4) It is so, so, so easy to cocoon up in your house with Netflix and pajamas and say “it’s because I’m introverted” or “I’ve had a long week” or “I’m just really tired tonight”. Look, you might be introverted/overworked/tired. But if you constantly use all that as an excuse to be a lousy friend, partner, and relative, then the people who love and care about you are going to learn how to live their lives without you there. Say yes to things. Go places even when you’d rather nap. Make sure your friends/family members know that you appreciate being asked to things, and that you want to be a part of their lives– and not just when it’s convenient to you.

5) Willpower is a finite resource. If you do the Hardest Thing when you’re at the end of the day, your willpower will be all used up. Do the Hardest Thing– whether that’s working out, or writing, or reading Facebook because OMG IS IT HARD TO LOOK AT YOUR RACIST UNCLES POSTS– at the beginning of the day. This, by the way, goes hand in hand with that Waking Up Early thing.

6) Being passive aggressive online is so very unattractive and unpleasant and ugh just don’t. I see it constantly on Facebook. I see it via pointed unfollows or vague tweets on twitter. I see it from celebrities and students and writers and friends. I’m sure it can be justified– “It’s MY Social Media Platform” or “I just don’t even care!” or “Whatever, she doesn’t follow me anyway”– but still. It accomplishes nothing. Be bigger than that.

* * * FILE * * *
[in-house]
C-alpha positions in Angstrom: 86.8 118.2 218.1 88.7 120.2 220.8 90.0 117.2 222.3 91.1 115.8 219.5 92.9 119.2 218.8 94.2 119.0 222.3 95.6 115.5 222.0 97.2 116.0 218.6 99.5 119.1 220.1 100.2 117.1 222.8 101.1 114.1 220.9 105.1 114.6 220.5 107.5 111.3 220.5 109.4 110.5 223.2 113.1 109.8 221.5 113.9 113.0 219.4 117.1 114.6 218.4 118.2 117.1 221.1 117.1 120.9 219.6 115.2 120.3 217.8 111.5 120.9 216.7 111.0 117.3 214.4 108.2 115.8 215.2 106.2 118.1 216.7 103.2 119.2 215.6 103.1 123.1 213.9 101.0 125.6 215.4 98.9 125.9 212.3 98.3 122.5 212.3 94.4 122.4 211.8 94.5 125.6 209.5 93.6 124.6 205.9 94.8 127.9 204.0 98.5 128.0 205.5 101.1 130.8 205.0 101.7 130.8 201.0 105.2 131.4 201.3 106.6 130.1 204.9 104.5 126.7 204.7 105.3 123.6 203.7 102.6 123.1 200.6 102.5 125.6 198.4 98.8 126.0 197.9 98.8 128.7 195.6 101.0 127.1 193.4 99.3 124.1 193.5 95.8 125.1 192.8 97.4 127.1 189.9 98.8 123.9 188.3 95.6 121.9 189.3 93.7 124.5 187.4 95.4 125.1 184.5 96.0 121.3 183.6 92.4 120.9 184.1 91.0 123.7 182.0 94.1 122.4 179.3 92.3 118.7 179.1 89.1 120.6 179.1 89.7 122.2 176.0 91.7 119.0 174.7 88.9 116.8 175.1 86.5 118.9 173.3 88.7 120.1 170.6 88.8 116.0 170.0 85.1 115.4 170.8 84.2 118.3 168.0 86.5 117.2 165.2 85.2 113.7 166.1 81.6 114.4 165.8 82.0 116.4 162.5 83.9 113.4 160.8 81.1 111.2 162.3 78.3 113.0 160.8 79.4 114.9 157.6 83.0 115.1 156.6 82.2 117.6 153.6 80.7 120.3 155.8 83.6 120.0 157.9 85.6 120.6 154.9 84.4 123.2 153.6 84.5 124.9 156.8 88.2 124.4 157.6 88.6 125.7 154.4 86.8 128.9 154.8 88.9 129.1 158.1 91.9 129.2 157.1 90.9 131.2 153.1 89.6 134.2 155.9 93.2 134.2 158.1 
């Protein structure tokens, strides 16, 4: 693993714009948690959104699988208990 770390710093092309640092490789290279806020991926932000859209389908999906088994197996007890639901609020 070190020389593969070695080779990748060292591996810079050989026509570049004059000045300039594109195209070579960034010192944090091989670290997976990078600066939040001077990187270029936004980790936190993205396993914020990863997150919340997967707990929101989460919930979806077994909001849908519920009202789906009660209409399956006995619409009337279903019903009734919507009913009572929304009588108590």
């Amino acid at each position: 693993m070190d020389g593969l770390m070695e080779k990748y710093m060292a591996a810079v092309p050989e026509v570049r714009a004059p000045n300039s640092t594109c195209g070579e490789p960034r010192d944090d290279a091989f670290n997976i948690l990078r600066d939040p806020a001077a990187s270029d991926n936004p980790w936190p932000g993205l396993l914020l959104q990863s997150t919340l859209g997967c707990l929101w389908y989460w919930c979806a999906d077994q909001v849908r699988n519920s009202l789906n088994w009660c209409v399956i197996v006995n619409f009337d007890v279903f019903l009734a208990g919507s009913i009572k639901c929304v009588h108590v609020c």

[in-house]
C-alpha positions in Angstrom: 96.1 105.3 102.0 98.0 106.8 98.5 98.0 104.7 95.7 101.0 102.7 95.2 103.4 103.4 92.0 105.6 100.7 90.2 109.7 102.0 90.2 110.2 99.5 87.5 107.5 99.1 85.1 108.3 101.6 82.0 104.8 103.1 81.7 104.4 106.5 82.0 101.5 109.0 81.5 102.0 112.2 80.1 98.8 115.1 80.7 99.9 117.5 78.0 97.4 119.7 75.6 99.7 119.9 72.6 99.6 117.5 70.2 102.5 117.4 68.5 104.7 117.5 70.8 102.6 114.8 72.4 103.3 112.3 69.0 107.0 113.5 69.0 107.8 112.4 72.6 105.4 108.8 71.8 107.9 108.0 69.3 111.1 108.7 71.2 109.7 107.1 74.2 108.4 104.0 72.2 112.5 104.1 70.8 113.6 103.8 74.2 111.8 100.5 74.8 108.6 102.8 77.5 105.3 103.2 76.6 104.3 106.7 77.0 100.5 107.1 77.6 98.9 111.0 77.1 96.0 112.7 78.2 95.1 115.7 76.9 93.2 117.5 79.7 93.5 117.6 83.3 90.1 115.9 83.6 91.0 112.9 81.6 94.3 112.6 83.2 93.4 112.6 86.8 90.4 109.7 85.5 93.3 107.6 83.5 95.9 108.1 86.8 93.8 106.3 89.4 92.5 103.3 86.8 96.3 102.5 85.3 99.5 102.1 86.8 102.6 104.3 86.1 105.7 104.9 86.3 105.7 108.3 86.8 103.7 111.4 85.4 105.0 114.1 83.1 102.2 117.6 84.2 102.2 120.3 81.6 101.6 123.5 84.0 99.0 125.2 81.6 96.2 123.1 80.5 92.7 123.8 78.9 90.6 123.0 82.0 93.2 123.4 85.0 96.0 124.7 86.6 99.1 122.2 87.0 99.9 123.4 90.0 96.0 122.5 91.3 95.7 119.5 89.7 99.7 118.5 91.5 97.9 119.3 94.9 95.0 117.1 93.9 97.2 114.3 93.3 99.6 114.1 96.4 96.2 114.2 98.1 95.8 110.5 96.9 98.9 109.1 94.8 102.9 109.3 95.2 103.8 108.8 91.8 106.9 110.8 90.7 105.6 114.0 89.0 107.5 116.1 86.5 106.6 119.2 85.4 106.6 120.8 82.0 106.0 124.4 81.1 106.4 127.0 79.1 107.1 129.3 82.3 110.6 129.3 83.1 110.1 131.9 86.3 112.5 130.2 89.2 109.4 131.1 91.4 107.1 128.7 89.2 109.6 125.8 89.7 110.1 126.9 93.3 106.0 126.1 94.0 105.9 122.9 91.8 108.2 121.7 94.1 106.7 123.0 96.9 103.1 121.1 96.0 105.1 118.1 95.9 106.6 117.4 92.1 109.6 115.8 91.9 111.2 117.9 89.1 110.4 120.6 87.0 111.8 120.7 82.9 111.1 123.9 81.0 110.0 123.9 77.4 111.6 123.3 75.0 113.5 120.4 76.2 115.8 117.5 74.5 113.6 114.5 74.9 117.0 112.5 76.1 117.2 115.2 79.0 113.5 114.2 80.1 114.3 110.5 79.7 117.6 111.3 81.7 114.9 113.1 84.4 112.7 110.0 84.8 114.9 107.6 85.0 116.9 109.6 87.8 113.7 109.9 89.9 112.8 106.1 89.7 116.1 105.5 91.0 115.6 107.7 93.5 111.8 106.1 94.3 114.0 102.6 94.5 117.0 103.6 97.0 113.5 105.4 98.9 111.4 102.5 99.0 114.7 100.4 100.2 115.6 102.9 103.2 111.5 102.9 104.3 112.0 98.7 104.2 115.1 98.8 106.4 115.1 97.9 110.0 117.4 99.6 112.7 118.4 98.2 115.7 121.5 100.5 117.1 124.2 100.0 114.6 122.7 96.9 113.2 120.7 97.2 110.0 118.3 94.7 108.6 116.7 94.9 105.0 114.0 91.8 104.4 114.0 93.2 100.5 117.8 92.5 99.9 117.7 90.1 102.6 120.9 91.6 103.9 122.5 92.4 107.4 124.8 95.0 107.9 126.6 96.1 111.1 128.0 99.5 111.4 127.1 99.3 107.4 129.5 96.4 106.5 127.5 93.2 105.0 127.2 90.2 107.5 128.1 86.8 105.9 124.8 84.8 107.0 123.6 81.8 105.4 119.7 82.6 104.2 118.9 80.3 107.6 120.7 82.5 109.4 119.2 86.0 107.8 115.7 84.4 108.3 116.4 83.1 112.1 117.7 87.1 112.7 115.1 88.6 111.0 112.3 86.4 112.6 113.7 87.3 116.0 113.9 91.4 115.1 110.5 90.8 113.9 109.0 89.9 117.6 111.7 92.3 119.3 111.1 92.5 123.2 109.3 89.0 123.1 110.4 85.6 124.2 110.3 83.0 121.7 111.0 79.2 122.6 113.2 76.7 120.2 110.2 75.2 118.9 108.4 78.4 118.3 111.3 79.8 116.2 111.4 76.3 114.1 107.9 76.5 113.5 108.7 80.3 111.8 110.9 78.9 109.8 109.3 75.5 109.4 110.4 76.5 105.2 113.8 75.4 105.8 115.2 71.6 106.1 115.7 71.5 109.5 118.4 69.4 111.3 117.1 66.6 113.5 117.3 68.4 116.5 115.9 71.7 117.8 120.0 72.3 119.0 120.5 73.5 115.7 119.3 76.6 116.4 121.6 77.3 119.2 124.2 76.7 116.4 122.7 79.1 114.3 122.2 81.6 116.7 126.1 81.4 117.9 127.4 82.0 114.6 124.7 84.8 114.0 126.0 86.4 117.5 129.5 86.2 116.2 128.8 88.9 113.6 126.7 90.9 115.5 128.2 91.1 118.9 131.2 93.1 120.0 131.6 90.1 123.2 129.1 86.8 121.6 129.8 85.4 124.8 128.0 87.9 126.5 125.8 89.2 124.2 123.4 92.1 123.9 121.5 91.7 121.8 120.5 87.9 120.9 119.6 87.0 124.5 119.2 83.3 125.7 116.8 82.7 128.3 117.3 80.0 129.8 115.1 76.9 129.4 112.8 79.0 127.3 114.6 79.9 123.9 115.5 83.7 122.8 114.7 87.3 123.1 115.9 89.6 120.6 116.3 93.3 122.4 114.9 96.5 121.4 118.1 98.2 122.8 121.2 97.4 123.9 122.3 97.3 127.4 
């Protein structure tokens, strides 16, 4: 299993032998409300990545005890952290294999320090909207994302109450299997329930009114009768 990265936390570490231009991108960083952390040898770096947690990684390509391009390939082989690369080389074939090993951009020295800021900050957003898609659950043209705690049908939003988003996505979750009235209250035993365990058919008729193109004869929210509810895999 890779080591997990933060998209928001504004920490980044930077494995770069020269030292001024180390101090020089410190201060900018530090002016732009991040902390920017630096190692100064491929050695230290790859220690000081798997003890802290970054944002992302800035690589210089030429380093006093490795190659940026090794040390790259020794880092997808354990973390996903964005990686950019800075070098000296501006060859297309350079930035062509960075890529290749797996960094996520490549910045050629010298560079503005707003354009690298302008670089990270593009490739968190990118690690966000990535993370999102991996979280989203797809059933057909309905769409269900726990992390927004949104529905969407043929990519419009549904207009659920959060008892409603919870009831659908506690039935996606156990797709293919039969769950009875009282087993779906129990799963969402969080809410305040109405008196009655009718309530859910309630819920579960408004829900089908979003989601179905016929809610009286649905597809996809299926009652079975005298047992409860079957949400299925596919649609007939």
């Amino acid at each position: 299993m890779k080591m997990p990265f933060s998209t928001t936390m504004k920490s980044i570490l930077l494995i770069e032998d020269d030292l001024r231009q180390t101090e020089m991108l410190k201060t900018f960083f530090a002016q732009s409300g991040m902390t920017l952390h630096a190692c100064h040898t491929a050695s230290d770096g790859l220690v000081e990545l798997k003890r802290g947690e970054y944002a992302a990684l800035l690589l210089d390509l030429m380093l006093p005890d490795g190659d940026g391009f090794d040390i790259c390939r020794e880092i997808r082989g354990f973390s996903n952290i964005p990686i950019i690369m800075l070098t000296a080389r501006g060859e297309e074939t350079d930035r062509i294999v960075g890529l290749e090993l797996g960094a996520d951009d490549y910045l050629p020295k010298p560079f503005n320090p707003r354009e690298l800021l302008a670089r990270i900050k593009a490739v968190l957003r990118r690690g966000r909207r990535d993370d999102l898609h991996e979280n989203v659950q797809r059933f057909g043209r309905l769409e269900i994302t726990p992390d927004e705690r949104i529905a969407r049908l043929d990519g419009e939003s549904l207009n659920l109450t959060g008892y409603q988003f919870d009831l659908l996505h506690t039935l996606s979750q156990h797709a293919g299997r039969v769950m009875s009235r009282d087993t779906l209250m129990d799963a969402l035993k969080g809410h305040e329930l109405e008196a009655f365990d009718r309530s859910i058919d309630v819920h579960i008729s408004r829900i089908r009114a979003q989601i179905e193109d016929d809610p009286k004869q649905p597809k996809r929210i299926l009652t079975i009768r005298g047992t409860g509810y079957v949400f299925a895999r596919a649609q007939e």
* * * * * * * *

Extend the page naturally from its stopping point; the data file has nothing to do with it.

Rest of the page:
7) Don’t spend your time reading books that you’re not all that into. There are way too many amazing books to read.

8) I’m serious about that dermatologist thing.


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On public speaking

Public speaking is hard, guys. It takes practice, and work, and it can be really scary, especially if you’re new at it. When you research public speaking, you get a lot of results that encourage you to picture the audience in their underwear (uh, creepy), or memorize your notes, or pause two seconds at each period. Which is all well and good, but that’s more like second tier advice for people wanting to polish their public speaking game. So, I’ve put together some first tier advice—advice I wish I’d had when I first started doing author events, but advice that I think is relevant to all forms of public speaking. Here goes: